Then, in short order, something devours the father and the mother, and then, among the ruined temples, Lemmya herself. As it gets Lemmya, we see that it is a giant crocodile.


It is here, with the introduction of the giant crocodile, that the filmmakers' intentions become evident. The crocodile is clearly a metaphor for the racism inherent in society. The beast goes after the nonwhite islanders immediately, removing them from the picture. The narrative next focuses on the white documentary crew, who find the wrecked boat a few yards from the dock along with evidence that the family has been eaten. But there is another problem: The camera with the blood surfing footage is in the wreckage of the Picnic. Bog reasons that his career is dependent on the footage, so he dives into the water to find it, which he quickly does, after reenacting the head-in-the-water scene from Jaws with Lemmya's mother's skull. Bog climbs back onto the dock.

Surprisingly, the crocodile starts using its ability to set off explosive charges with its tail to destroy the dock from underneath. The crew runs back to land.


The crocodile is nearly as fast on land as it was in the surf. It chases them through what appears to be a cornfield--possibly a reference to the same director's Children of the Corn 3: Urban Harvest.

Through the power of white privilege, they lose the crocodile, only to be confronted by machine gun-wielding mercenaries. The semi-friendly mercenaries lead them back through the cornfield to their two-story boat, which appears as if it could double as a tiki restaurant/bar.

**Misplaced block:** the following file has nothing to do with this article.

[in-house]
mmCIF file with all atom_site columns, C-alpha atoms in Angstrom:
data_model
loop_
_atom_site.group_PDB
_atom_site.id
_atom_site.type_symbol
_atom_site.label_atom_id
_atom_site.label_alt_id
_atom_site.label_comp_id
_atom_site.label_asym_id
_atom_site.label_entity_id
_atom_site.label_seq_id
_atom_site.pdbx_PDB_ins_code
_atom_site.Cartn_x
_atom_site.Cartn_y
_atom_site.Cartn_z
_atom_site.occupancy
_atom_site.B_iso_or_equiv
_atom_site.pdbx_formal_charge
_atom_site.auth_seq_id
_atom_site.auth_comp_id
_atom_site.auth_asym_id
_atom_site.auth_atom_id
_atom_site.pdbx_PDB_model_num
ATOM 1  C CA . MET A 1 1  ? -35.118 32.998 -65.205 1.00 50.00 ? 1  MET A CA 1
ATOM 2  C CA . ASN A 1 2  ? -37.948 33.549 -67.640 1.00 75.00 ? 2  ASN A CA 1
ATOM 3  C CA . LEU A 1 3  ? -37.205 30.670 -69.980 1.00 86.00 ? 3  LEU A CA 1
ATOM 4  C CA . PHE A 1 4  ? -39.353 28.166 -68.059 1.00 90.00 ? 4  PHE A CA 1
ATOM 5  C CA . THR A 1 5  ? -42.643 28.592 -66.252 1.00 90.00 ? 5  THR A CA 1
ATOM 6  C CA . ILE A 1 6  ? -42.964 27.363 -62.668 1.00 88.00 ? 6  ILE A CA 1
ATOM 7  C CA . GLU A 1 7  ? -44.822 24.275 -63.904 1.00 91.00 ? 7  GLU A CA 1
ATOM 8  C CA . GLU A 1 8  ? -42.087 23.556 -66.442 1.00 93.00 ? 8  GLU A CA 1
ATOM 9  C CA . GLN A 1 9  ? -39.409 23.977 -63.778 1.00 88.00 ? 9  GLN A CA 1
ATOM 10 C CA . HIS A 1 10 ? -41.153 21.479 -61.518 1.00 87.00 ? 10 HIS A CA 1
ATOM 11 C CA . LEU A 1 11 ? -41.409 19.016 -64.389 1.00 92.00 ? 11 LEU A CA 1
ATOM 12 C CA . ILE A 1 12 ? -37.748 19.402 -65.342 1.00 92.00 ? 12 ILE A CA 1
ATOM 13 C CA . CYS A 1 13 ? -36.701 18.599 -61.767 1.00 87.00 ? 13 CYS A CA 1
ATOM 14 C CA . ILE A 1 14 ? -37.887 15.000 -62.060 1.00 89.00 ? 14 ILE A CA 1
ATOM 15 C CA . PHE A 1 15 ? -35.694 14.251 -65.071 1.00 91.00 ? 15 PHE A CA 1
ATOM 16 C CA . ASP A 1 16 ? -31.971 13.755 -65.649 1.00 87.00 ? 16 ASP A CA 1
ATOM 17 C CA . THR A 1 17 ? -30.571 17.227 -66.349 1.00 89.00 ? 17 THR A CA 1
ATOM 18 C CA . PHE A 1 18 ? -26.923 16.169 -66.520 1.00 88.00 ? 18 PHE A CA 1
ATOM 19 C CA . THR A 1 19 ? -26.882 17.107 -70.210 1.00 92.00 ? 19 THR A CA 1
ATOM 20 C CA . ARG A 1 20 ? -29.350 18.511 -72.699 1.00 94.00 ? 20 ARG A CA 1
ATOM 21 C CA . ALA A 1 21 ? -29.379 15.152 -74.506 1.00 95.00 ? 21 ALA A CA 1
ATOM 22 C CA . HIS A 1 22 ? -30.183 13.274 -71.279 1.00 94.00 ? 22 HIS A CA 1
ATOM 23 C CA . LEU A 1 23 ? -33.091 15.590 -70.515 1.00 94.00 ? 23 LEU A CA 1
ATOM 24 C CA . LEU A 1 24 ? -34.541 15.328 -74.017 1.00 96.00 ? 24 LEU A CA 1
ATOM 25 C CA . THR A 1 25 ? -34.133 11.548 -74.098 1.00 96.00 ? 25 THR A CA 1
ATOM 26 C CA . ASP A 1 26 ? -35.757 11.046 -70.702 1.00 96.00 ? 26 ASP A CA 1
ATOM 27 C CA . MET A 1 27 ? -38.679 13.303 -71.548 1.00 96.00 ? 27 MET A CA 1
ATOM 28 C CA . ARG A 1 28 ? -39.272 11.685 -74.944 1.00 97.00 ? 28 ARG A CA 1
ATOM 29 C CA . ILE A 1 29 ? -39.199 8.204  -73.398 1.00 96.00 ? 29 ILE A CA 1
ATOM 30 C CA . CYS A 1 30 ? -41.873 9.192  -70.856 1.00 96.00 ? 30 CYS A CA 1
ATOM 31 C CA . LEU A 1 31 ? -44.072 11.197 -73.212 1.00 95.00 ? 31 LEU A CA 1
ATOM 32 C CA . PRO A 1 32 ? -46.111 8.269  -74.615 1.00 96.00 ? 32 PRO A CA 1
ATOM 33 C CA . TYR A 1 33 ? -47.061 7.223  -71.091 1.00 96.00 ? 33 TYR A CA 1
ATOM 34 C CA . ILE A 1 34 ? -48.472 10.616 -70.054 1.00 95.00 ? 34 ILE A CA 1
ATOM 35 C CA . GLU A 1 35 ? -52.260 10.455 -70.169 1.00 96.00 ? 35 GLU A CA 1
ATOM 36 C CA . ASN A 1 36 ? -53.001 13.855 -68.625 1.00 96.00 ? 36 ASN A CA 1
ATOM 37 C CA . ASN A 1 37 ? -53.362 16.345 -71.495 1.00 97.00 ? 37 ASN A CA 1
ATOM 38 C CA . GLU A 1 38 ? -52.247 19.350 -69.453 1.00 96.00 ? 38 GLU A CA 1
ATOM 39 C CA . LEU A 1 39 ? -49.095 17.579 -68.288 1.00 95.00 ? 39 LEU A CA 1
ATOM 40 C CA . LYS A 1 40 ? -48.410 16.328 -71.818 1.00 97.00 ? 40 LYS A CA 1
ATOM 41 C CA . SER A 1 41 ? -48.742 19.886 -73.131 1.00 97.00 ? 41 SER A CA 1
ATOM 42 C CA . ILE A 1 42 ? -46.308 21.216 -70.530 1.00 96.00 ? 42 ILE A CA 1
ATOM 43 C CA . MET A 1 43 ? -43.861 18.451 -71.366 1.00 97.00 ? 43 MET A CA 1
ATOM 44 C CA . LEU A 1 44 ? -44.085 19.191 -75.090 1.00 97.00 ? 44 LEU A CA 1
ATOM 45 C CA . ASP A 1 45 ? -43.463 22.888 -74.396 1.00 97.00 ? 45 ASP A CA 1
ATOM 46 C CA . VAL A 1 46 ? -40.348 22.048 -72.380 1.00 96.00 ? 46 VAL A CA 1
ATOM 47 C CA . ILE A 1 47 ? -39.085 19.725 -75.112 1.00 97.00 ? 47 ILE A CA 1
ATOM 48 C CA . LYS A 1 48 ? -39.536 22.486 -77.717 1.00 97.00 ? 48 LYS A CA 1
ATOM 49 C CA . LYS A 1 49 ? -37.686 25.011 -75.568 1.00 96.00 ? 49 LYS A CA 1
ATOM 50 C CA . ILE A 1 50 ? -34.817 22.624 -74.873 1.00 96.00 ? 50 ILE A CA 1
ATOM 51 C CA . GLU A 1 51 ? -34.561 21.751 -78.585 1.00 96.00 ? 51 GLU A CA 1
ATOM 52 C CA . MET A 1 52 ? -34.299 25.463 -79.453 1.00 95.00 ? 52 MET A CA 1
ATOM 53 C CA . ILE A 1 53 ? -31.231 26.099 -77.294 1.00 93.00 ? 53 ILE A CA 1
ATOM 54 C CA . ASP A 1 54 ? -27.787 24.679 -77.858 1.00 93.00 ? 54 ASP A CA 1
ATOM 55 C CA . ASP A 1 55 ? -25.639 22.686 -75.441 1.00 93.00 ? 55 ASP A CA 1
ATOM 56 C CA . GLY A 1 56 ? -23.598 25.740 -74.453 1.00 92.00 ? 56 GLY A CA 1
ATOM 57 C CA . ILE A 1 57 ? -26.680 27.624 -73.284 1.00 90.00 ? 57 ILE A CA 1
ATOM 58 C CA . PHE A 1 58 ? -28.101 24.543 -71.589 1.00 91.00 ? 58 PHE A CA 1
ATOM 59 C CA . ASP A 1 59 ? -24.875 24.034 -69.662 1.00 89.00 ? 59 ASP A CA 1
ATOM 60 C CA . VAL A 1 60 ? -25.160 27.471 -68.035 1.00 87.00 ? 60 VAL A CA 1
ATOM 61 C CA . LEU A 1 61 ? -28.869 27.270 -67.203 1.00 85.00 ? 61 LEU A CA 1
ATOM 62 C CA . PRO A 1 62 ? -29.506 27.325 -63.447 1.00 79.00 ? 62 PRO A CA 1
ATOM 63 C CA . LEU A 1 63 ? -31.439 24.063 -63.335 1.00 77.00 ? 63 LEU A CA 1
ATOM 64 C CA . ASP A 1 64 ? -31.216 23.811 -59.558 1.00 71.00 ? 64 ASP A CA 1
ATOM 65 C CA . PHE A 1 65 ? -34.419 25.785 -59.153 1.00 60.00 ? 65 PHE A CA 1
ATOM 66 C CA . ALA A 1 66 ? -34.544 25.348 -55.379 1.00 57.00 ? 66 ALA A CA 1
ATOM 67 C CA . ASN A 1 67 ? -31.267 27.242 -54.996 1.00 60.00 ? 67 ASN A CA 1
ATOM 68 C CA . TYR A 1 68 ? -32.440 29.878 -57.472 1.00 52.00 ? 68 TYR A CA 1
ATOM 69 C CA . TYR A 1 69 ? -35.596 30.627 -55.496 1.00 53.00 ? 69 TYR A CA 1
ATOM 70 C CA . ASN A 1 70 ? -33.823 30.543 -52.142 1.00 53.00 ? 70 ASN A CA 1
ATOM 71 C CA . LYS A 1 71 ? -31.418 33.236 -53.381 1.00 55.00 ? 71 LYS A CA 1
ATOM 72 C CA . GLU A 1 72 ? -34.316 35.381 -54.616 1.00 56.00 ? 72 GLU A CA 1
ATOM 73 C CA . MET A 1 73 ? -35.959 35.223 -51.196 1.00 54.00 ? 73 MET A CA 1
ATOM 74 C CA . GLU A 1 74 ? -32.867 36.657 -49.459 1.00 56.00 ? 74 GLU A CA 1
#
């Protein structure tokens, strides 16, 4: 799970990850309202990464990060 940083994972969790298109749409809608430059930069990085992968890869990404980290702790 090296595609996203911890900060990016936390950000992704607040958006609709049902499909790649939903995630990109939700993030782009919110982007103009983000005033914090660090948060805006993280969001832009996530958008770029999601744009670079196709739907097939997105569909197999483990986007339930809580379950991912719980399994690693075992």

The mercenaries attempt to have their way with Cecily, but she is rescued by a sudden crocodile jump attack targeting her would-be rapist.


Again, the crocodile eliminates the nonwhite mercenaries while it refrains from harming the white characters--it even protects Cecily, whether intentionally or unintentionally, from being raped.

In the aftermath of the attack, Bog and Jeremy take a page from the Don Knotts playbook by bonking the mercenaries on the head and kicking them into the water. The crew steals the boat and leaves the remaining non-white characters to be eaten by the crocodile.

Unfortunately, a stray gunshot starts a fire on the boat. The documentary crew jumps into the water for safety just as the boat explodes. Like a shark.


Fortunately, the white people are immediately saved by grouchy Australian/Canadian Dirks in his little inflatable raft. They all climb aboard Dirks's larger boat, the Fury, which he pilots back toward the first island.


So ends the first part of our exploration of the powerful anti-racism film Blood Surf. What will happen next? Will there be blood? Will there be surf? The answers are almost certainly yes. Stay tuned for Part 2. Farewell!